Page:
An outbreak of a sexually transmitted disease usually seen only in the tropics has public health officials worried it is yet another signal that HIV infections are about to rise.
Lymphogranuloma venereum (LGV), caused by a bacteria that is part of the chlamydia family, is normally confined to the tropics of Africa, South America, Asia and the Caribbean. By the end of 2005 there were 30 recorded cases of LGV in Toronto.
"This is a new thing," said Dr. Robert Remis, a University of Toronto HIV/AIDS researcher. "It's hard to diagnose and it's a rather painful condition."The city is already in the grip of a syphilis outbreak, and both diseases are associated with an increased risk for HIV and AIDS.
Dr. Kelly MacDonald, chair of the Ontario HIV Treatment Network, said the two outbreaks are a serious concern. "It's a marker for high-risk sex and partner change," she said. "In every study with explosive rates of HIV you see syphilis."And LGV is a "tropical disease we shouldn't see" in Toronto, she added. "It means the rate of partner change is extremely high. Things like syphilis and LGV should be the first things we get under control," said MacDonald, a microbiologist at Mount Sinai Hospital.
LGV symptoms appear three to 30 days after exposure. It starts with a painless sore on the vagina, penis, rectum or oral cavity. The condition can be cured with three weeks of antibiotics, but left untreated it can cause scarring, deformity and, in rare cases, hepatitis and meningoencephalitis (infection of the brain and spinal cord tissues).
In Toronto, all but one of the 30 cases were found in gay or bisexual men, said Dr. Rita Shahin, associate medical officer of health. Cases of LGV have been recently reported in gay men in the Netherlands and other European countries.The current syphilis outbreak started in May 2002, mostly in gay or bisexual men, and peaked in 2004 with 368 cases. Last year there were 241."It's a true epidemic and related to an increasing rate of unsafe sexual behaviour," said Remis.Most gay men practise safe sex, but some still don't wear condoms. Just as condoms can prevent the transmission of HIV, they can also lower the chances of getting syphilis and LGV.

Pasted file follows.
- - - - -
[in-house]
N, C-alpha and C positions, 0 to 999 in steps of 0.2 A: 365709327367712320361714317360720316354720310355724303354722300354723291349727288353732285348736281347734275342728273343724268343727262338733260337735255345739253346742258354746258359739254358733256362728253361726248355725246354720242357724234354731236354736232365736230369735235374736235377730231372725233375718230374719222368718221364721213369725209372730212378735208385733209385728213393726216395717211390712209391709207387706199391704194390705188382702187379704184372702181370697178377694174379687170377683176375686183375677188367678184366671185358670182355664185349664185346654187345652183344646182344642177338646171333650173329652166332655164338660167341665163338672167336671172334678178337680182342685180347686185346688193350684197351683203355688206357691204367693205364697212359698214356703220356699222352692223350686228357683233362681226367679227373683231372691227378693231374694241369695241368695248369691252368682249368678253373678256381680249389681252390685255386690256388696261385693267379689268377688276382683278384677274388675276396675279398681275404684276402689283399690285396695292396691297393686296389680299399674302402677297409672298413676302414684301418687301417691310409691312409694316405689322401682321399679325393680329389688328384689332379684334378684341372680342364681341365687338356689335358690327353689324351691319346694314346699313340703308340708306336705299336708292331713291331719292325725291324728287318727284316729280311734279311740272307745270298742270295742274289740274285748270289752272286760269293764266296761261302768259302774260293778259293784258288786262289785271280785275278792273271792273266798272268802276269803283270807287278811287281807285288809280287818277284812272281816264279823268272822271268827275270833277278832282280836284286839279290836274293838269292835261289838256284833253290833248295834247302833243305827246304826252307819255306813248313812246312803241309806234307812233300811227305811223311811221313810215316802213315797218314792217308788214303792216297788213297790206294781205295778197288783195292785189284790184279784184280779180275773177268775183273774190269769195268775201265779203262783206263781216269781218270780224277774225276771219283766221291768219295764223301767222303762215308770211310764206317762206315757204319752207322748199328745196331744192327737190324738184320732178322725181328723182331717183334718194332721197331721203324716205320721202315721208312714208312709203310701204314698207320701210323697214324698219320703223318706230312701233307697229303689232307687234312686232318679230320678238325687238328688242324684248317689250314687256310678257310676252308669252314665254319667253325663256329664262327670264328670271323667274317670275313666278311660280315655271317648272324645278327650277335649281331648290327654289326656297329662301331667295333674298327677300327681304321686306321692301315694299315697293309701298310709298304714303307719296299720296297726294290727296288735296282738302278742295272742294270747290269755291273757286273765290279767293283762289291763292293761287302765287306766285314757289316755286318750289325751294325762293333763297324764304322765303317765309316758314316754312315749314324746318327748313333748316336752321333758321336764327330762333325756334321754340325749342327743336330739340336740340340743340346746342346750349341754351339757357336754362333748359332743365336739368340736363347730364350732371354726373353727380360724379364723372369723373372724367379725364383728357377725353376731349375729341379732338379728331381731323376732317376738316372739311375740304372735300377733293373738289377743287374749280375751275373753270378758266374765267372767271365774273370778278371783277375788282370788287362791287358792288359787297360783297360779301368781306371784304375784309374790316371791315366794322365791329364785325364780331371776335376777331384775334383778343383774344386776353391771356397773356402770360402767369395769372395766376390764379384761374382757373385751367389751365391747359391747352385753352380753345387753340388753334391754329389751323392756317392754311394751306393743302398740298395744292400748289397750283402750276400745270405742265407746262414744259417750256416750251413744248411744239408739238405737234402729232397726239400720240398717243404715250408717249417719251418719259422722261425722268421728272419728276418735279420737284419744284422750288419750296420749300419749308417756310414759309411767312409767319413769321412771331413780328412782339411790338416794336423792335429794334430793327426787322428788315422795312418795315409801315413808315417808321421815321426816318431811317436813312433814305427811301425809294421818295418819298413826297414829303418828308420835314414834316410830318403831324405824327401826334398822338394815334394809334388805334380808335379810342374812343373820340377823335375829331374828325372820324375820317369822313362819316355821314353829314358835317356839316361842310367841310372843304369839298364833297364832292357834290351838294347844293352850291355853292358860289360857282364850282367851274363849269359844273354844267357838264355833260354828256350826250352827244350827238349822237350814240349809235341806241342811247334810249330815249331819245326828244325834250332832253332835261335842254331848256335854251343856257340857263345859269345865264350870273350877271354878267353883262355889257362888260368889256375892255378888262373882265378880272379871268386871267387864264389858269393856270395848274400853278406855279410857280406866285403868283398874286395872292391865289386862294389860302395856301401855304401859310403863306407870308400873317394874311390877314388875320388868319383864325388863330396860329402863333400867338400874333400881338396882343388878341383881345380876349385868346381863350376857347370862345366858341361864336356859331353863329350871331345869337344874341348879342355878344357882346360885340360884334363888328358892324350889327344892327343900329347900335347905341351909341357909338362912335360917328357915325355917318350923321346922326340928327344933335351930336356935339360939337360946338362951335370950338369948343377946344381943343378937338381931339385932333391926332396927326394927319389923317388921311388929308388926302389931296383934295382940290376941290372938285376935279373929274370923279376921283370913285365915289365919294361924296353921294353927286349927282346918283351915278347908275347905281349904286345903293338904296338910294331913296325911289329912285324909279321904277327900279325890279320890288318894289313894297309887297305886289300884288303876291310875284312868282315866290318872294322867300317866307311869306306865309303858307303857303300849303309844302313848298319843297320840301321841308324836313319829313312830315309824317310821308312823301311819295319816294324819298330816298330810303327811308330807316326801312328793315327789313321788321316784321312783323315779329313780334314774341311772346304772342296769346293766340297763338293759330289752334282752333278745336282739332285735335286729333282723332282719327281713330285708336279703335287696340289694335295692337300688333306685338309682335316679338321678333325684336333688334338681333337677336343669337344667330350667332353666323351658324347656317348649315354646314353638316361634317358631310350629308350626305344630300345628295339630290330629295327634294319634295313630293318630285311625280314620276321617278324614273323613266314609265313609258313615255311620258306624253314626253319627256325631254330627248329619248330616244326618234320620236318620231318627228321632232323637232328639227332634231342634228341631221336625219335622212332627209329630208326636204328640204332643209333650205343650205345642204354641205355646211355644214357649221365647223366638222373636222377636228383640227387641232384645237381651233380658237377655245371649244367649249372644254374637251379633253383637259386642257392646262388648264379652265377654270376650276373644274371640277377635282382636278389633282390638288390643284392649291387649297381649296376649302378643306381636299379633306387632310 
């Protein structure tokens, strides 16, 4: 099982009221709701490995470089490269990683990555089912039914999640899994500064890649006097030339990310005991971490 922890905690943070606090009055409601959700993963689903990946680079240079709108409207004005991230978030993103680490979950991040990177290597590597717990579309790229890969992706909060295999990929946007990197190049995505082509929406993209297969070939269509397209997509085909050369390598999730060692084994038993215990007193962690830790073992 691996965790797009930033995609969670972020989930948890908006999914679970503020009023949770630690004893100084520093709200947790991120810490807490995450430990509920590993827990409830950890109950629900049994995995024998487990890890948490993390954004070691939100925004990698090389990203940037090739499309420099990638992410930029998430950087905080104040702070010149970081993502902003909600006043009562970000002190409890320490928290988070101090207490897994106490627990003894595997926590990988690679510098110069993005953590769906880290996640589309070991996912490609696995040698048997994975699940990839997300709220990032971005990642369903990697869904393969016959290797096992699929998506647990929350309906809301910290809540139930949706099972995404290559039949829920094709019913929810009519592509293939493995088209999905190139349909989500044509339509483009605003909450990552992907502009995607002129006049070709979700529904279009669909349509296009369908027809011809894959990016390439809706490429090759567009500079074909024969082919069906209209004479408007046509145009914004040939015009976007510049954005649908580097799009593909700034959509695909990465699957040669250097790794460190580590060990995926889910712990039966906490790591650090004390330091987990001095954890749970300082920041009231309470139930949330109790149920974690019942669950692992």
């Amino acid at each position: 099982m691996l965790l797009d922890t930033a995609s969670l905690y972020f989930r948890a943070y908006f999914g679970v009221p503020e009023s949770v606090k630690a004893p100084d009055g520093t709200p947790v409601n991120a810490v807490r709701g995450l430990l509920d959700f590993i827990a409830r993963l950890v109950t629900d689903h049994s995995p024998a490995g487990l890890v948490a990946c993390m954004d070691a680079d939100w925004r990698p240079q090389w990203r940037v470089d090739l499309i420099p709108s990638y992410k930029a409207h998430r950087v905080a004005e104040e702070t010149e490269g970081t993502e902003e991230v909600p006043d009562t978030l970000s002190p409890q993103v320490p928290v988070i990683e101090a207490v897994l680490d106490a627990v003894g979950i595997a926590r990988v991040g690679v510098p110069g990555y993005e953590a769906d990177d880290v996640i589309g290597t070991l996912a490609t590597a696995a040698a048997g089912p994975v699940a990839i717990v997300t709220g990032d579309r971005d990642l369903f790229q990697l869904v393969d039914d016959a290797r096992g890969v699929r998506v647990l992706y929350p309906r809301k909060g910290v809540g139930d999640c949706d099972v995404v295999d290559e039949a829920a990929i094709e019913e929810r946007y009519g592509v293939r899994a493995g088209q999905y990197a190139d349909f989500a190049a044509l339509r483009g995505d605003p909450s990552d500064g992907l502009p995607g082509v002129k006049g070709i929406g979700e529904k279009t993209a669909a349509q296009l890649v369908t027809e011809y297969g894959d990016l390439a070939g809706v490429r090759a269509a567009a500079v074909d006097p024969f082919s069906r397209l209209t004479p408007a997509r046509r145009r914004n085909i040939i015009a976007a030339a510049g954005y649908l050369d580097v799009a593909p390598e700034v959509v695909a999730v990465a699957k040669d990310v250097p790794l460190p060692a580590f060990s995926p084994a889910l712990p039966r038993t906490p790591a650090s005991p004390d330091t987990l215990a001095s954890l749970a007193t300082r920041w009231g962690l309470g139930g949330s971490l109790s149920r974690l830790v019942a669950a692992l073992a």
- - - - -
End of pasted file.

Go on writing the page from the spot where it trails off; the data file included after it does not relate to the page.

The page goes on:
The odds of getting HIV/AIDS are increased by three to five times if you already have syphilis, according to the Public Health Agency of Canada. Thirty to 40 per cent of the new cases of syphilis since 2002 were seen in men co-infected with HIV, according to Remis. Almost all of the men with LGV were HIV-positive.An estimated 55,000 people in Canada live with HIV/AIDS. In Toronto, 15,300 people have the sexually transmitted disease; 10,700 of those are men.
Syphilis — which usually begins with a painless ulcer on the genitals — is easy to treat with a single, intramuscular shot of penicillin. But if the ulcer is small or hidden inside the vagina, throat or anus, it can be missed.As the syphilis progresses from a sore to its secondary phase, a rash develops on the palms of the hands and soles of the feet. It usually clears up on its own and the syphilis becomes latent, making its appearance 10 to 30 years later. When it comes back, the lesions can appear anywhere, including the heart, liver and brain. But if you have HIV or AIDS, syphilis can progress at an intensely rapid pace, infecting the brain and major organs in a year.
Health officials are trying to get the word out about syphilis, which can be easily transmitted during oral sex, by educating and encouraging testing in bathhouses and in the gay community.High-risk sexual behaviour among gay and bisexual men and an associated increase in HIV rates has been seen in New York City and Miami."Now we have people making decisions not to use condoms because they don't think the risk is that great and the outcome isn't that bad," said MacDonald.The popularity of recreational drugs could play a role. So could the lack of "fresh" messages teaching the public about the dangers of sexually transmitted infections, said Shahin.